Linda’s Grandma Ersie’s jam spoon was worn down from use. It was my favorite spoon to cook with but it was declared an historical artifact and removed from service. A year ago I decided to make a copy of it. At the time, I must have been happy with my replica of Ersie’s spoon. Looking at it now I realize that it is a piece of crap, very crude and poorly done.
I must have been delusional to think it was an acceptable piece.
But, hey, self-delusion is one of humanity’s greatest defense mechanisms. It protects us from true self-awareness.
In fact, self-delusion is quite necessary for all erst-while crafts people and wannabe artists. The Bell Curve rules and when one embarks on a new creative endeavor odds are that one will end up being mediocre. But we are all so happy with our creations, because we created them, that very often we are actually willing to show them to people. The “showing” arises out of a desperate desire for positive feedback.
I am blessed to live with someone who is a positive feedback machine. Every carving I bring in the house is praised to the rafters, even my crappy jam spoon replica. The wonderful thing about positive feedback is that even if we know our creation isn’t really that good, the feedback is soothing and keeps us going.
Self-awareness is a positive virtue and lack of it is extremely notable in those who don’t possess it. On the other hand self-awareness can be depressing. It’s not that much fun to take a close look at our warts and blemishes.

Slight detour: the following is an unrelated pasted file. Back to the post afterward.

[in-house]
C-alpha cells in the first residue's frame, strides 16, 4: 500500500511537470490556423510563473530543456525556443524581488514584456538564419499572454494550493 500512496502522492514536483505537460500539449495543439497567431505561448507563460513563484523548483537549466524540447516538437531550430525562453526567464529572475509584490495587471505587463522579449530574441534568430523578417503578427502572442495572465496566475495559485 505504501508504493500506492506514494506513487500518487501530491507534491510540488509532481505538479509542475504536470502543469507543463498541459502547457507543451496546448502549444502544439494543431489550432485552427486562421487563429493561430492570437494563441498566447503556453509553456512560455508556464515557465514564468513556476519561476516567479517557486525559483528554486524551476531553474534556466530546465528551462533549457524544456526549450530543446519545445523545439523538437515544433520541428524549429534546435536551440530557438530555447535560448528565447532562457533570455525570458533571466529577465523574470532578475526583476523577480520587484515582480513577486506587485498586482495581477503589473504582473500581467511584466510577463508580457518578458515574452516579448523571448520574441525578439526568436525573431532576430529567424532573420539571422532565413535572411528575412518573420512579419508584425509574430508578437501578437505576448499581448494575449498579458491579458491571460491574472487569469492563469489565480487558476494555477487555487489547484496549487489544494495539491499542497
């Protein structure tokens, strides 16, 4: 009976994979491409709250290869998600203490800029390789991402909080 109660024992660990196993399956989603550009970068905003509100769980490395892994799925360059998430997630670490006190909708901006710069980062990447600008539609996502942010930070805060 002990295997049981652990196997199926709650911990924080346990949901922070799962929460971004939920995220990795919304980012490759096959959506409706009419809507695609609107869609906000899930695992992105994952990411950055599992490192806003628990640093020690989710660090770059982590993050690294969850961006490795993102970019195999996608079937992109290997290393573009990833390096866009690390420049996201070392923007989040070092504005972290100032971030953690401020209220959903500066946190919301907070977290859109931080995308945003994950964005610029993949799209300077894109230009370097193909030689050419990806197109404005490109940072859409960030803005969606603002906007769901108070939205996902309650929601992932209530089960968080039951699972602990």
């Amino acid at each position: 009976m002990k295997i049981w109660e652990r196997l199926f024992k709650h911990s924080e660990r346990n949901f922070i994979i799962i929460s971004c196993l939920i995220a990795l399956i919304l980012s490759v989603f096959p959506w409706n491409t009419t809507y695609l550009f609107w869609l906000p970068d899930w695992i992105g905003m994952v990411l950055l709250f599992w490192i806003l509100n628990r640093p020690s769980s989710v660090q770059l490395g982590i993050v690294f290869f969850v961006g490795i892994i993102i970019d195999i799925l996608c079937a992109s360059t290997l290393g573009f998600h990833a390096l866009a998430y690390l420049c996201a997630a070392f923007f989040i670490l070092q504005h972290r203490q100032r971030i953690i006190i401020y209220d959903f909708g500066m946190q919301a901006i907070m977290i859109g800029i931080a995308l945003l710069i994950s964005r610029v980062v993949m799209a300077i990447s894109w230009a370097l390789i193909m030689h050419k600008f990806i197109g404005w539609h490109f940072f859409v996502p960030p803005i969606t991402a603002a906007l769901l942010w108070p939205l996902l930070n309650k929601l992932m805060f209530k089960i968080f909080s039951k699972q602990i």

So in a burst of self-awareness and self-criticism I realized that my try at making a jam spoon like Grandma Ersie’s was a failure. The question that arose from this insight was: A year later could I do a better job? I set out to try. It could be delusion but I think I succeeded. I must be improving a little bit.
Part of the reason for improvement is tools. (At some point I will try and reconstruct my tool acquisitions). A lot of the fun of a new hobby is getting to buy stuff. Boys like to buy tools and really sharp things like knives, saws and chisels are especially satisfying. There’s some danger involved. (At some point I will try and recap my cuts and how I try to avoid them).
Part of the reason must be improved technique. Technique involves manipulation of the tools but also sharpening. Sharpening is really important. I’m getting better but have a way to go. Sharpening opens up a whole other shopping opportunity with diamond stones, water stones, Arkansas stones, etc.
Although I now have a working replica of Ersie’s spoon it is only a replica. Missing are those years and years of stirring strawberry jam, so much stirring that the edge of the spoon is worn down. I once read a book by the quirky British archeologist TC Lethbridge who believed that emotions could attach themselves to inanimate objects like rocks or, I suppose, spoons. Using a pendulum (dowsing) Professor Lethbridge could determine the emotion that was attached to it. I can’t know if his findings were as valid as they are interesting but all of us know that historical artifacts are fascinating because they have been used. We can visualize a pioneer churning or hewing or whatever.
Ersie’s spoon is different from mine because she used hers for maybe fifty years making jam, stirring so much that she wore off an inch of wood in the process. There’s a whole category of spoons called “love spoons.” Hard to beat the amount of love in Grandma Ersie’s jam spoon.